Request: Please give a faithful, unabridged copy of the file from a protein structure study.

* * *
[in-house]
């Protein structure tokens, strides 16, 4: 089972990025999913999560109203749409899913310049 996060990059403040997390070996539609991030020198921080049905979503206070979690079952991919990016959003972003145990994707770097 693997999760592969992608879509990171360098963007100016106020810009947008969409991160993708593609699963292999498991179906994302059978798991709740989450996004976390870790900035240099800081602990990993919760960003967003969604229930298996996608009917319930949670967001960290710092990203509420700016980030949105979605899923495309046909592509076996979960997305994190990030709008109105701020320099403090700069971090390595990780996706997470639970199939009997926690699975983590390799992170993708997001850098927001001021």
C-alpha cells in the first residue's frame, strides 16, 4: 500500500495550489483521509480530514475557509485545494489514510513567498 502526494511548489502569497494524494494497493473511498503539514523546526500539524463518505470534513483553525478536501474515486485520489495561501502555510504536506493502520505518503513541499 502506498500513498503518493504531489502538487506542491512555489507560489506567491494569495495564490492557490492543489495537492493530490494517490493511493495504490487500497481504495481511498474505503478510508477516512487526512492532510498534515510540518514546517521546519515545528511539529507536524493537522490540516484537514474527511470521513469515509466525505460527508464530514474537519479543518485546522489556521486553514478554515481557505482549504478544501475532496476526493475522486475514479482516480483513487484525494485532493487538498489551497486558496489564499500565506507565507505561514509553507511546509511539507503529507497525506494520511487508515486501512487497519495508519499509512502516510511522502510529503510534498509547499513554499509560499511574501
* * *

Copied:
[in-house]
């Protein structure tokens, strides 16, 4: 089972990025999913999560109203749409899913310049 996060990059403040997390070996539609991030020198921080049905979503206070979690079952991919990016959003972003145990994707770097 693997999760592969992608879509990171360098963007100016106020810009947008969409991160993708593609699963292999498991179906994302059978798991709740989450996004976390870790900035240099800081602990990993919760960003967003969604229930298996996608009917319930949670967001960290710092990203509420700016980030949105979605899923495309046909592509076996979960997305994190990030709008109105701020320099403090700069971090390595990780996706997470639970199939009997926690699975983590390799992170993708997001850098927001001021």
C-alpha cells in the first residue's frame, strides 16, 4: 500500500495550489483521509480530514475557509485545494489514510513567498 502526494511548489502569497494524494494497493473511498503539514523546526500539524463518505470534513483553525478536501474515486485520489495561501502555510504536506493502520505518503513541499 502506498500513498503518493504531489502538487506542491512555489507560489506567491494569495495564490492557490492543489495537492493530490494517490493511493495504490487500497481504495481511498474505503478510508477516512487526512492532510498534515510540518514546517521546519515545528511539529507536524493537522490540516484537514474527511470521513469515509466525505460527508464530514474537519479543518485546522489556521486553514478554515481557505482549504478544501475532496476526493475522486475514479482516480483513487484525494485532493487538498489551497486558496489564499500565506507565507505561514509553507511546509511539507503529507497525506494520511487508515486501512487497519495508519499509512502516510511522502510529503510534498509547499513554499509560499511574501